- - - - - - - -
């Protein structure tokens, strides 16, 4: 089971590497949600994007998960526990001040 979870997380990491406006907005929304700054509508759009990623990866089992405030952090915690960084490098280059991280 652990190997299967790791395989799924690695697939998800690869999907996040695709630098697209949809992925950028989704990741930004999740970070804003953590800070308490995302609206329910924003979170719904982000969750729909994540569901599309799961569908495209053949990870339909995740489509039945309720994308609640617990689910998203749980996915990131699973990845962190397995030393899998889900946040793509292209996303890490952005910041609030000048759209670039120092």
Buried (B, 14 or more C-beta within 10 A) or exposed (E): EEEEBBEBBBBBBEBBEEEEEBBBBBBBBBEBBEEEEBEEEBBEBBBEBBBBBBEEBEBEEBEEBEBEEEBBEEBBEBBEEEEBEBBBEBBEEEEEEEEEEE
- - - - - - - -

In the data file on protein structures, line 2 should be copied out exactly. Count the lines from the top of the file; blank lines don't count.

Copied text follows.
Buried (B, 14 or more C-beta within 10 A) or exposed (E): EEEEBBEBBBBBBEBBEEEEEBBBBBBBBBEBBEEEEBEEEBBEBBBEBBBBBBEEBEBEEBEEBEBEEEBBEEBBEBBEEEEBEBBBEBBEEEEEEEEEEE